Spring Planting, Onions (Allium sp.)

Just finished planting 160 onion sets, all are yellow storage onions.

Yellow Onion Sets

Yellow Onion Sets

As with everything else, I planted these too close together.  As with everything else, I will start “thinning” and eating them as young onions with greens.  My goal is to store about 50 onions for winter use.

I also planted about 40 Tohono O’Odham I’itoi bunching onions.  These were brought to Arizona by the Spaniards but escaped and naturalized.  When found, they were thought to be a native Allium, but DNA testing indicates a European naturalized onion.

Any onion that naturalized in the Southern Arizona mountains might happily naturalize here as well.  They look seriously dehydrated, so I am not sure how many will sprout.  It is drizzly today, and I expect more rain tonight and tomorrow.  I hope they will get well watered in.

I ran out of steam before planting red shallots… tomorrow is another day.

I planted them in raised bed six, which is stone and will not keep brer rabbit out.  Thank goodness brer rabbit is not fond of onions.

When I find an evergreen shrub or two for this bed, I will just pull a couple onions for dinner and plant the shrub(s).

Onions are very nutritious and medicinal as well.  Savory dishes usually have onion and I would have a hard time making winter soups without onion.  I have both onion and garlic chives under lights in my back bedroom, but they aren’t an absolute replacement for plain old bulb onions.

Onions are the original sulfa drug and there are entire books about the health benefits of the onion family.  Eating onion as a regular part of your diet is about all that iis necessary to give a nutrition boost.

I recommend onions as an easy crop for new gardeners, especially bunching onions because they are a buy once have forever crop.  I find bunching onions easy to dry and store.  For cooks, I recommend shallots in colors.  Also easy and nice multipliers.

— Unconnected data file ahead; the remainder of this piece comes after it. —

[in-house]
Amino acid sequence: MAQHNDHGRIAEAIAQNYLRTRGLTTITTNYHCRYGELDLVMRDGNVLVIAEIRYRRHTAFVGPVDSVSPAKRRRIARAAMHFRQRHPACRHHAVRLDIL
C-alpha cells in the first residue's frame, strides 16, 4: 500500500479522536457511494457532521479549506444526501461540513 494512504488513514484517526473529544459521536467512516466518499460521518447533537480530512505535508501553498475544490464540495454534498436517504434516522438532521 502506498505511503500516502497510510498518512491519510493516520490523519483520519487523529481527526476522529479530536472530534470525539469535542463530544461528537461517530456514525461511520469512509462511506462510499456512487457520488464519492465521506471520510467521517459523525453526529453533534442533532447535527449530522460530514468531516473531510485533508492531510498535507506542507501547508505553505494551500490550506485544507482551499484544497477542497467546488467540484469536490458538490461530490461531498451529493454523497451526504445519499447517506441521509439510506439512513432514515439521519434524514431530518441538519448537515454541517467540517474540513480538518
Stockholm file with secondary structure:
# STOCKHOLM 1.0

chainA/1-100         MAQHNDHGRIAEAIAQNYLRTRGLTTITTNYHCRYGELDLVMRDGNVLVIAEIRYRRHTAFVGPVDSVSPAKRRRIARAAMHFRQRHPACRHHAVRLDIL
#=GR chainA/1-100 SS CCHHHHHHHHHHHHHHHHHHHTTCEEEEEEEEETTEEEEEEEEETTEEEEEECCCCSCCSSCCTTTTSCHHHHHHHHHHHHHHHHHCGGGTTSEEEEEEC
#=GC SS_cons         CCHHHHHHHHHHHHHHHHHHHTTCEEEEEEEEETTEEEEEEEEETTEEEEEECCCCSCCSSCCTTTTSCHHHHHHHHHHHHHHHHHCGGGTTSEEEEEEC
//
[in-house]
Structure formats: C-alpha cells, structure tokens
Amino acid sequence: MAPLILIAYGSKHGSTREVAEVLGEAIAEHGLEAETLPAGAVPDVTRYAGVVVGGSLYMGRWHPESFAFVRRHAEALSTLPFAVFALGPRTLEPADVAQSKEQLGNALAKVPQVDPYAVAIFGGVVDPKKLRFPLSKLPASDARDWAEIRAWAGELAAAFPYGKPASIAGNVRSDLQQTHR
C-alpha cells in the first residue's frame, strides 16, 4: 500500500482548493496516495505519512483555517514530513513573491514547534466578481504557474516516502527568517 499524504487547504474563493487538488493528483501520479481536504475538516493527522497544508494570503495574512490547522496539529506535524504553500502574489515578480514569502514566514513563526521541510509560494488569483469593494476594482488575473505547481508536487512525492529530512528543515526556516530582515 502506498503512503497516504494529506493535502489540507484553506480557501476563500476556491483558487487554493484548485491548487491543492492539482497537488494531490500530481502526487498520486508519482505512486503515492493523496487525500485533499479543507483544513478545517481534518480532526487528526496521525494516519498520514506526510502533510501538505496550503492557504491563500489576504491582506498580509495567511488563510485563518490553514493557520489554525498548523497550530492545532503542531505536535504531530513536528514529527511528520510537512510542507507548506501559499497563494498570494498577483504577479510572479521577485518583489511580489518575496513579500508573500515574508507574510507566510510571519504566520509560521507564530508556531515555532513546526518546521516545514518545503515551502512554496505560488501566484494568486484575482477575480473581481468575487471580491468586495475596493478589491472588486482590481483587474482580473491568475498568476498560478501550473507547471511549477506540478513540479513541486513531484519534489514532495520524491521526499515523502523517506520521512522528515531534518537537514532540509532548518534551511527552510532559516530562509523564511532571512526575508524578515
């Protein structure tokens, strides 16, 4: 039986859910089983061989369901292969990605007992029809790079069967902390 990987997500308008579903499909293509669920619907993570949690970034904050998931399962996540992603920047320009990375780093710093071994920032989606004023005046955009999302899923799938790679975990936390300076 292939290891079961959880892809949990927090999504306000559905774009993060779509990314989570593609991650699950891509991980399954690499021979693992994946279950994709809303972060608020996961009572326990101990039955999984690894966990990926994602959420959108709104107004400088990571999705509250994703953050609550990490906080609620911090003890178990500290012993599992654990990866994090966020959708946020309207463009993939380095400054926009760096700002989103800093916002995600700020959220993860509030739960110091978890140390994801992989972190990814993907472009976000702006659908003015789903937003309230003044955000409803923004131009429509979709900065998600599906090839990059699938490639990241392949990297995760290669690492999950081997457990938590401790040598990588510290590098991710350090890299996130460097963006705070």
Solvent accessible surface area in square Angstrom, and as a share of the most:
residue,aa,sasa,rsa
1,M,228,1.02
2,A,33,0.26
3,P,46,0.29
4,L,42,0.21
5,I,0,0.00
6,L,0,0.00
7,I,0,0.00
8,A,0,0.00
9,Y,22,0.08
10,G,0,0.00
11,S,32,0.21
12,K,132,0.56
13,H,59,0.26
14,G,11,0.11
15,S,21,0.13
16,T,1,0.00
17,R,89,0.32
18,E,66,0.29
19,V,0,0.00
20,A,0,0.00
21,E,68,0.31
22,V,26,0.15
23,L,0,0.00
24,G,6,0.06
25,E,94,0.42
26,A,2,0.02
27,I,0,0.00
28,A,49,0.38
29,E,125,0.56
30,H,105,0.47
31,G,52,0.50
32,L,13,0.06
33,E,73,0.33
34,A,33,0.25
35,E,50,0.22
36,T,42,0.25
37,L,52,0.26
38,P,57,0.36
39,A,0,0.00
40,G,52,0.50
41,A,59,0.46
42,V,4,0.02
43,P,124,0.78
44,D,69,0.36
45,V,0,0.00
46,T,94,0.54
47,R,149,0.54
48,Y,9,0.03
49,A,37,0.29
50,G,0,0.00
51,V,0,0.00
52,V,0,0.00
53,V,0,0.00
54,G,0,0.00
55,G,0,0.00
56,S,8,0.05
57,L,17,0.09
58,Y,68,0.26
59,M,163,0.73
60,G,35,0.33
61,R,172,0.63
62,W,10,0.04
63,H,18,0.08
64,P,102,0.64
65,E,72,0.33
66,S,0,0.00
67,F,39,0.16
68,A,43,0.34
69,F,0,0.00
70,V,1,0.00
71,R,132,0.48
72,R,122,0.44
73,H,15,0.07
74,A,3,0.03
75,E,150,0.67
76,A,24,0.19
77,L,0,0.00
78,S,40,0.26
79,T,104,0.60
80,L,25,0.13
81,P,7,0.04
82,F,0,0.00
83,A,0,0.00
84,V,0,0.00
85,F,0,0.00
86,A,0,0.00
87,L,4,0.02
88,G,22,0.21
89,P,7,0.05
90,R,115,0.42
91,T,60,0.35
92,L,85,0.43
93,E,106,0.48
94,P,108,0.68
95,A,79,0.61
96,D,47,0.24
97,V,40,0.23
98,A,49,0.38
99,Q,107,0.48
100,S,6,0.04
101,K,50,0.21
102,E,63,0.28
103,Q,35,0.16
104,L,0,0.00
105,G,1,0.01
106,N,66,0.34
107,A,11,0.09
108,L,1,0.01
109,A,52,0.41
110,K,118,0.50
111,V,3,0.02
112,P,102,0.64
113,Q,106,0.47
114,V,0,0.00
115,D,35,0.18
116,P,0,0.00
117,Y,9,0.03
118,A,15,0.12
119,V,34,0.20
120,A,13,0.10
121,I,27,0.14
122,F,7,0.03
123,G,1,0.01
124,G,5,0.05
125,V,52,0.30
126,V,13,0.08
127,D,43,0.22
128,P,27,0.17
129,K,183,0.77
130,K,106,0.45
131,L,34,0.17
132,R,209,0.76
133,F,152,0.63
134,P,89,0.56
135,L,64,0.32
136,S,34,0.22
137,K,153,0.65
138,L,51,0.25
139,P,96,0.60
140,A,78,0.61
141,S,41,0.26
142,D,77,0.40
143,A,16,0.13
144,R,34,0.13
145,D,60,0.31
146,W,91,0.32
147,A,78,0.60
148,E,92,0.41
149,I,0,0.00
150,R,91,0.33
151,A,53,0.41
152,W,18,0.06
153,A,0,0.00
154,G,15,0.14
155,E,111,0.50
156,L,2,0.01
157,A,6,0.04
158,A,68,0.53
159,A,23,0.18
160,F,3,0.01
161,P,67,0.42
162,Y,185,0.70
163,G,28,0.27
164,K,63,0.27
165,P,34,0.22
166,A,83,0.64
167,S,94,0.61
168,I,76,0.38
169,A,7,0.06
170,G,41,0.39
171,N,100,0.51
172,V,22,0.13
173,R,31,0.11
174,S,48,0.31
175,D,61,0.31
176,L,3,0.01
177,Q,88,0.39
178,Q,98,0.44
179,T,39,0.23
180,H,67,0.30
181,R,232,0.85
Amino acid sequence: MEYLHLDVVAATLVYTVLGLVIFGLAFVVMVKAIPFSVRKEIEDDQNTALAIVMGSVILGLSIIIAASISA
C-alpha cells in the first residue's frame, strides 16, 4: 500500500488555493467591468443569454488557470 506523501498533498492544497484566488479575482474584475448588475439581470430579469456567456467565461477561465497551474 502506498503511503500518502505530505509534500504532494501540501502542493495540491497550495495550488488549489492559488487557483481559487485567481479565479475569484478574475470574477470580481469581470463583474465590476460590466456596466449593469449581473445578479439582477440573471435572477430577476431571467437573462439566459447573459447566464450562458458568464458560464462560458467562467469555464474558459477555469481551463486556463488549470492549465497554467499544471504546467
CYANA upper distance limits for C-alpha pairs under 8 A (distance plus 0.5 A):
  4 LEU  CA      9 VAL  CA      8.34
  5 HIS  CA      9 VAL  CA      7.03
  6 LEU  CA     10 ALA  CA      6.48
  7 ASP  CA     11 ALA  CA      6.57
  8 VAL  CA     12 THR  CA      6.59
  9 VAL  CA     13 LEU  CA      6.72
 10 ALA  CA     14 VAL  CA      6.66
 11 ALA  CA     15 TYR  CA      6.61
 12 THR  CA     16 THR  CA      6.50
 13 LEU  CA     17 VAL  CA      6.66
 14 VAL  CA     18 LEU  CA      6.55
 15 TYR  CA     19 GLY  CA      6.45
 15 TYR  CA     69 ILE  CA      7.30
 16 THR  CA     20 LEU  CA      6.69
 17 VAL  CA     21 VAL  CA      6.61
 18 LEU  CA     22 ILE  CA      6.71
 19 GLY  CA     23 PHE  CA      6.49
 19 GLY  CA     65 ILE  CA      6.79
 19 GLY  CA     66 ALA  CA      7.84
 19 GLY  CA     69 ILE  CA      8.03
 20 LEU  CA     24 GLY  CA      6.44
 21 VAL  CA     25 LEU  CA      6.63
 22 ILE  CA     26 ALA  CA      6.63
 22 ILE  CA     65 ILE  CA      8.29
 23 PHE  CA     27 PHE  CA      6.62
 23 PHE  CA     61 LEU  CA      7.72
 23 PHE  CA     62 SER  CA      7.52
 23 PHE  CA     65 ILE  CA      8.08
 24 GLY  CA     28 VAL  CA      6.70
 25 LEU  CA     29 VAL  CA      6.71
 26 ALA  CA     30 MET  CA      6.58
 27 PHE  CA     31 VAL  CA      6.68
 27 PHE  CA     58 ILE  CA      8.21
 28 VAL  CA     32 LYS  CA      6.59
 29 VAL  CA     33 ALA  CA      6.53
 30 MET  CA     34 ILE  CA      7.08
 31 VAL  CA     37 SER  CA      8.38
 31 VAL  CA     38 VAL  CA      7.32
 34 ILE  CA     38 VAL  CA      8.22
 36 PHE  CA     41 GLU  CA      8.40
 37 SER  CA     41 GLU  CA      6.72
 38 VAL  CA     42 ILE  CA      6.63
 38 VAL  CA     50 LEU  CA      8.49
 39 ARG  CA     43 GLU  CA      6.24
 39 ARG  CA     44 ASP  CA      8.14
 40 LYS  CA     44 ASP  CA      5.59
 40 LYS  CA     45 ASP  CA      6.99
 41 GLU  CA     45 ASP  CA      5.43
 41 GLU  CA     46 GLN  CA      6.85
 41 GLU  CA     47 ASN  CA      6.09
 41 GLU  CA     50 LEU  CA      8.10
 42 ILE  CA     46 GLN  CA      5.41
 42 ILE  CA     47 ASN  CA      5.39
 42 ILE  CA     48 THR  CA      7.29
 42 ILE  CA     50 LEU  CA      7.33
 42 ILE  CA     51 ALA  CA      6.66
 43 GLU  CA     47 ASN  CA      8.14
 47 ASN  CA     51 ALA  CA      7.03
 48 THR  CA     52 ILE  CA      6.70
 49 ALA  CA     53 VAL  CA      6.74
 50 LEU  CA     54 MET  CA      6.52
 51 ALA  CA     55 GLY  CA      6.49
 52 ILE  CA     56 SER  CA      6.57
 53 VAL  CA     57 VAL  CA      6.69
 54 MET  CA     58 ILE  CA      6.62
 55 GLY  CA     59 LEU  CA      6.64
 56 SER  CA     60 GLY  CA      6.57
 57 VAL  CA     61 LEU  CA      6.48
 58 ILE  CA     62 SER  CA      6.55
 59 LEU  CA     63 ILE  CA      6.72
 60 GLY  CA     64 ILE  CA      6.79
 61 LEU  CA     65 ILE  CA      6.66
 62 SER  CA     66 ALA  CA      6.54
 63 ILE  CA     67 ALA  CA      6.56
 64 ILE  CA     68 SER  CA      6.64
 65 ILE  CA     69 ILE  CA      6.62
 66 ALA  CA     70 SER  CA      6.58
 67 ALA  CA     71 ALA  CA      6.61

To get a wide variety of onions, start from fresh seed as a biennial.  In any case, plant onions indoors or out.

My goal is self-sufficiency in my food supply.  I like bunching onions for their be fruitful and multiply habits.  I like chives for the same.  Bulb onions are a bit harder but can be saved from seed as well.

 

 

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About rebeccatreeseed

I am a naturalist raised by naturalists. Treeseed is my earned name, while Rebecca is my birth name. I am of Northern European descent, with a quarter Irish.quarter thrown in. I suspect I was a product of northern invaders into Ireland into Ireland. but hard to say since DNA disproved the family story about Apache blood! I have found some odd ancestors to replace them. Last year I bought 5 acres of pinyon-juniper forest on the side of a mountain in Santa Fe County, New Mexico. I am fulfilling a lifetime dream of a cabin in the mountains and a food forest that will feed me and local wildlife. I want to share this new phase of my life with others that might be interested.
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2 Responses to Spring Planting, Onions (Allium sp.)

  1. Helen says:

    I’ve never had success with bunching onions (does that mean spring/green onions perhaps)? My chives are doing magnificently, on the other hand, and soon I’ll be eating their lovely flowers.

    I do the same with onions – that is, pick as I need…. Such a great vegetable. I just wish my daughter would learn to like them, too!

  2. Helen, she will like onions better as she gets older. Onions are strong stuff raw. Cooked onions have that slime factor in soups. For years I bagged the onions in soup and pulled them out before serving so my son would eat it without a battle. When he started cooking his soups were not good because he left onion and other thing out… he started adding onion.
    The worst was I grated vegetables up finely and added them to his low sugar, low fat cookies, spaghetti sauce etc.! He claimed to his wife that he never ate vegetables!
    Maybe I should have had battles over it but opted to be a sneak instead. He eats everything now.
    I used whole

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